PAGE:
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Schillinger, a Wisconsin prisoner, was assaulted by another inmate as the prisoners were returning to their housing unit after recreation. He suffered a fractured skull, broken teeth, cuts, and other serious injuries. Schillinger sued three guards under 42 U.S.C. 1983. The district judge screened the complaint and permitted Schillinger to proceed on a claim that the officers failed to take preventive action after learning of hostility between Schillinger and his attacker during the recreation period shortly before the attack. The judge later ruled that Schillinger had not exhausted his administrative remedies on that claim and entered summary judgment for the defendants. The Seventh Circuit affirmed, rejecting Schillinger’s arguments that the judge should have gleaned from his complaint two additional factual grounds for a failure-to-protect claim: that the officers did not respond fast enough to an alarm about a medical emergency on his unit once the attack was underway and they stood by without intervening to stop the attack. Upholding the exhaustion ruling, the court reasoned that while Schillinger pursued a complaint through all levels of the prison’s inmate-complaint system, he never mentioned the claim he raised in litigation: that the officers were aware of threatening behavior by the attacker before the assault and failed to protect him. View "Schillinger v. Kiley" on Justia Law

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Gish pleaded guilty to first-degree reckless homicide for the 2012 stabbing death of Litwicki, the mother of his children. He appealed, claiming that his attorney provided ineffective assistance by failing to investigate an involuntary intoxication defense. Police found Gish delirious on the night of the killing. He claimed that rare side effects from taking prescription Xanax affected his ability to appreciate the wrongfulness of his conduct. The Wisconsin Court of Appeals rejected the claim. Gish initiated federal habeas proceedings. The district court held an evidentiary hearing but denied relief, finding that defense was so unlikely to succeed that Gish still would have pleaded guilty. The Seventh Circuit affirmed. While trial counsel admitted that he never assessed a Xanax-based involuntary intoxication defense, that defense had no reasonable prospect of success. Gish told a nurse that he sold his pills and no longer had any and told a detective that he last took Xanax “[a] couple days” earlier. The police found no trace of Xanax in Gish’s home. Even if Gish had taken Xanax the day of the homicide, it was unlikely that he was the rare patient who would have experienced such extreme effects; his expert on that point lacked credibility. Gish confessed to how he went about killing and abusing Litwicki and had a motive--he suspected Litwicki was cheating on him and would take his kids away View "Gish v. Hepp" on Justia Law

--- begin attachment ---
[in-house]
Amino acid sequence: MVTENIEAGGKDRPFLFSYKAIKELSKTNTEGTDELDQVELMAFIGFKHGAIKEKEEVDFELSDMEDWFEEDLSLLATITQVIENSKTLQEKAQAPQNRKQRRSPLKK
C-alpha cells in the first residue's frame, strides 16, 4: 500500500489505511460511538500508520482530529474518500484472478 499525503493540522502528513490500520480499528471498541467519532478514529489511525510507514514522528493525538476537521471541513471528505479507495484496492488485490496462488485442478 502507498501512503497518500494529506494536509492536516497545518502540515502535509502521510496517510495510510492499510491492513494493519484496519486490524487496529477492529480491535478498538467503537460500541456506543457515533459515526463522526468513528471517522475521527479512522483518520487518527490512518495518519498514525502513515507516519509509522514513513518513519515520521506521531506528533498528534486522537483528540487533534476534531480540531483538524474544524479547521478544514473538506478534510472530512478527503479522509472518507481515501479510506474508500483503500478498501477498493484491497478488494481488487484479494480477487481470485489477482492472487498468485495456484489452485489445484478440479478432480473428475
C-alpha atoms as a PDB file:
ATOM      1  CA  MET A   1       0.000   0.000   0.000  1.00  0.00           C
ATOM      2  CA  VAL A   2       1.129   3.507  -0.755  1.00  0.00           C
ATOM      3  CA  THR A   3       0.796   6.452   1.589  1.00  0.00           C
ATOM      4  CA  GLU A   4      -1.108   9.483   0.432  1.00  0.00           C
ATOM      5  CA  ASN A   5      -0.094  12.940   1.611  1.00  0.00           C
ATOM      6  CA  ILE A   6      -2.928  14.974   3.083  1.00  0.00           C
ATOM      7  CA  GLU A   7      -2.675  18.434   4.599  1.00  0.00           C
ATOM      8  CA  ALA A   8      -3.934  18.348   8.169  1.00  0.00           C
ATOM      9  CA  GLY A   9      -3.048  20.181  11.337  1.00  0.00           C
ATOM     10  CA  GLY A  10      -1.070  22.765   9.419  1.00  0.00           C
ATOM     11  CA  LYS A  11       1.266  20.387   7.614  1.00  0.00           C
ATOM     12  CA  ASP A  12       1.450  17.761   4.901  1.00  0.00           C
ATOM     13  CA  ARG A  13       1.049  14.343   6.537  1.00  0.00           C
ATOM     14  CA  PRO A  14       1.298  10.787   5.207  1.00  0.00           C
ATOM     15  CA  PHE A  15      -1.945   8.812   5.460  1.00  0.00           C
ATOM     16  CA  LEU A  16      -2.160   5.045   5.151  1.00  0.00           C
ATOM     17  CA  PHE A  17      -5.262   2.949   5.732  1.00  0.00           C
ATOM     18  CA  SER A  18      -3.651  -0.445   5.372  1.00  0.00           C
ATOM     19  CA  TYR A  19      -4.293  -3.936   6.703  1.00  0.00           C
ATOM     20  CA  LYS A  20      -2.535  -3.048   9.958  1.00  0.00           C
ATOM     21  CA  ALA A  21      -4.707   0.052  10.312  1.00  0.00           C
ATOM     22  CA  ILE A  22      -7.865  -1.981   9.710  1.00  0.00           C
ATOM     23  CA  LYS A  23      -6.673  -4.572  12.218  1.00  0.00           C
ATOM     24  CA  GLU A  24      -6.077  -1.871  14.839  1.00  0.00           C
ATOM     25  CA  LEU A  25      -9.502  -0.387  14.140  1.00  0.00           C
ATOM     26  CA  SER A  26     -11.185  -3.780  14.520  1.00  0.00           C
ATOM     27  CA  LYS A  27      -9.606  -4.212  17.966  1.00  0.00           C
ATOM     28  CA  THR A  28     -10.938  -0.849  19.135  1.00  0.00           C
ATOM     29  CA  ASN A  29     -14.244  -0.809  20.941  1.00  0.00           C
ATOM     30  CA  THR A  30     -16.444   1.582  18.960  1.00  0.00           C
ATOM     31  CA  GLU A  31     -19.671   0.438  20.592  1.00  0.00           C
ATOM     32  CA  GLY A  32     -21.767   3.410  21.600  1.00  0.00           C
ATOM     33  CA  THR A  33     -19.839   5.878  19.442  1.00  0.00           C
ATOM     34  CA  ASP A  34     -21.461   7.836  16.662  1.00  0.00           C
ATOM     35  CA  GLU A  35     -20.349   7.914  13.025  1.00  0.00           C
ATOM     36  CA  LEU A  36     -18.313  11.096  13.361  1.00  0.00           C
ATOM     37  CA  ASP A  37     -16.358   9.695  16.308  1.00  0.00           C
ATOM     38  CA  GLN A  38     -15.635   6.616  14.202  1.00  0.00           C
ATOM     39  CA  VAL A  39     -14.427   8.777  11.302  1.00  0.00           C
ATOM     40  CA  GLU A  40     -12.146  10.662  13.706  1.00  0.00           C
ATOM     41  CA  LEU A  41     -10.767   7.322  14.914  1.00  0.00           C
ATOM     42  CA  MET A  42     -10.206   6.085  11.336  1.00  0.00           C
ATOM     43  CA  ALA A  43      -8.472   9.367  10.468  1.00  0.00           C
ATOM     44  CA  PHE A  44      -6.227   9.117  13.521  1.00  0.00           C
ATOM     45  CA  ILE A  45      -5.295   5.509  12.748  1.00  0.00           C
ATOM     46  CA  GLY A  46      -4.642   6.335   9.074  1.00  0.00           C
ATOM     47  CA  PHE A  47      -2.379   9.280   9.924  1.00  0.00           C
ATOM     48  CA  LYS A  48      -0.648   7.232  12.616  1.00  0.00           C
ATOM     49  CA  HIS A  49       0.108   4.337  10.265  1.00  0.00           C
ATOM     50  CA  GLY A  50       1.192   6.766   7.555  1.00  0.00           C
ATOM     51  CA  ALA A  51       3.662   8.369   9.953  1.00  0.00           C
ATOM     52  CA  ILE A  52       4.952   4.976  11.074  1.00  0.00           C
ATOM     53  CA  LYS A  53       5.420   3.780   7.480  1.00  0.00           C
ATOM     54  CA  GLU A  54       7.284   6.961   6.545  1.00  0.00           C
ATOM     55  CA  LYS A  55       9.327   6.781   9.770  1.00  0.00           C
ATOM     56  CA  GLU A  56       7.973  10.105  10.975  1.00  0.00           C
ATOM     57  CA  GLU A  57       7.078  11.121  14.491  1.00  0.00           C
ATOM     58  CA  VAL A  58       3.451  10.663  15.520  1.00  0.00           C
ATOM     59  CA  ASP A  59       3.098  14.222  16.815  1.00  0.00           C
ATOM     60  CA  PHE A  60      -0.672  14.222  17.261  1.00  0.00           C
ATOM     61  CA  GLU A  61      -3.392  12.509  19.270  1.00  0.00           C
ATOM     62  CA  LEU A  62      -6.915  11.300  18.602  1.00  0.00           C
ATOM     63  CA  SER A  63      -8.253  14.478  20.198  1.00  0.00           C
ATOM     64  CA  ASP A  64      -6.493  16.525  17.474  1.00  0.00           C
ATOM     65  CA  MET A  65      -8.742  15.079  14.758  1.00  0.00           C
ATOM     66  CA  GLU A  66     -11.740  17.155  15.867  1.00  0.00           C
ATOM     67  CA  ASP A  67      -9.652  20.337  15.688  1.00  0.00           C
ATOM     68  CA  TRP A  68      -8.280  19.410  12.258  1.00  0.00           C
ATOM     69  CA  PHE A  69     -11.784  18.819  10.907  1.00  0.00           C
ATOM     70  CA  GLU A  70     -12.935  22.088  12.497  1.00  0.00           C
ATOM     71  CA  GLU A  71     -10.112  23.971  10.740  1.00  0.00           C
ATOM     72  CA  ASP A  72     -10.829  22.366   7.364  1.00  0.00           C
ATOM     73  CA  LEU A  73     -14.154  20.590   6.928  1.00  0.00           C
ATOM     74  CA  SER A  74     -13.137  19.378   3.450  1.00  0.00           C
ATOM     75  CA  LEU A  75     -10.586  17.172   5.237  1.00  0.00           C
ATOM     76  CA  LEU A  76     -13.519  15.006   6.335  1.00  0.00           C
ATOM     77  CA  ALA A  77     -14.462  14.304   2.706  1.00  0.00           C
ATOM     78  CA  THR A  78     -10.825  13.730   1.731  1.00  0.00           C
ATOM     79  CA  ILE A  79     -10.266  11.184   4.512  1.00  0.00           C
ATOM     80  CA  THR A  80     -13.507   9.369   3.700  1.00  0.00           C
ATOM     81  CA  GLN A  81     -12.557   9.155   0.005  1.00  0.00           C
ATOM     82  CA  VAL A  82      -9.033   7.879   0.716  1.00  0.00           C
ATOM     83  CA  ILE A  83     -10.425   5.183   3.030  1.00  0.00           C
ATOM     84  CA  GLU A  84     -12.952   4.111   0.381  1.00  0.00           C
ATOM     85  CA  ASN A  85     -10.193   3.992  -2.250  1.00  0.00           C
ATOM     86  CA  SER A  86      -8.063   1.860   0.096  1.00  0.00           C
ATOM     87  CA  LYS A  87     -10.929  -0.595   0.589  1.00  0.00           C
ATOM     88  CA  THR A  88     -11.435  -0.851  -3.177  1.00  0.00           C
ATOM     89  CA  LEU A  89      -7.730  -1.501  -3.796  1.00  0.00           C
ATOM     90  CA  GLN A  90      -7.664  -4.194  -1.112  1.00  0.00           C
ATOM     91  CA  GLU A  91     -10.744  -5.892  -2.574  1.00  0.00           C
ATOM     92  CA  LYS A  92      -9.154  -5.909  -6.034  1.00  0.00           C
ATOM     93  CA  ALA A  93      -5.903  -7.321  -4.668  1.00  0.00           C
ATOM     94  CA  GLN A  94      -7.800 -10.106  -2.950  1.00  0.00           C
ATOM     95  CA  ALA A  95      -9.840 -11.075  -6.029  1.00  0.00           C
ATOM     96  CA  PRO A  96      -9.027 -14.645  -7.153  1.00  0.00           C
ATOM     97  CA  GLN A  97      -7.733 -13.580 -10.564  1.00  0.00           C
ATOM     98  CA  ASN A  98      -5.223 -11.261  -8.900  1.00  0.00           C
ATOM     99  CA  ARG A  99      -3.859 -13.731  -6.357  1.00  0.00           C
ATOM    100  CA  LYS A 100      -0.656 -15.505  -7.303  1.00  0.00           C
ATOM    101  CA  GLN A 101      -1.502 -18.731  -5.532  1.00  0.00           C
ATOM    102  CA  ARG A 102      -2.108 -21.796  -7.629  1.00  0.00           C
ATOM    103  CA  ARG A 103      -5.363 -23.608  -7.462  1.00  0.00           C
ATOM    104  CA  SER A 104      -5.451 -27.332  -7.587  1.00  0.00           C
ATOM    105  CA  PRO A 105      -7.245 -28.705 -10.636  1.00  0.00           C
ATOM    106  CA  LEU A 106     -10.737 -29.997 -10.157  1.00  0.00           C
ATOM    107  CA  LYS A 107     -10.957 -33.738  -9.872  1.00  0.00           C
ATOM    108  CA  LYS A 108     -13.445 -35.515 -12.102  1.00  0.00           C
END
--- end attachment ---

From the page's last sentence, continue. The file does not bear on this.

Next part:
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Two Hendricks County reserve deputies went to the King home after Bradley, age 29 and suffering from paranoid schizophrenia, called 9-1-1 and requested help. Deputies Hays and Thomas testified that upon their arrival, Bradley came outside, walked toward them, and pulled a 10-inch knife out of his pocket. The deputies drew their service firearms and yelled at Bradley to stop and drop the knife. Bradley disregarded their commands and ran toward Hays with the knife in his left hand, his left arm raised. When Bradley was approximately eight feet away, Hays fired one shot. It was fatal. A knife, which Bradley’s father identified as from the Kings’ kitchen, was recovered from near Bradley’s left hand. An examination of the knife did not reveal any latent fingerprints. Bradley’s father filed suit under 42 U.S.C. 1983, asserting that Bradley was never violent, even when suffering a psychotic episode, and arguing that the bullet trajectory, the lack of fingerprints, and the fact that Bradley was right-handed, undermined the deputies’ account. He also brought claims under the Americans with Disabilities Act and the Rehabilitation Act. The Seventh Circuit affirmed the rejection of the claims on summary judgment. Substantial testimonial and physical evidence supported Hays’s version of events, with no concrete evidence rebutting it. If Bradley was denied access to medical services it was because of his behavior, not because he was mentally disabled. View "King v. Hendricks County Commissioner" on Justia Law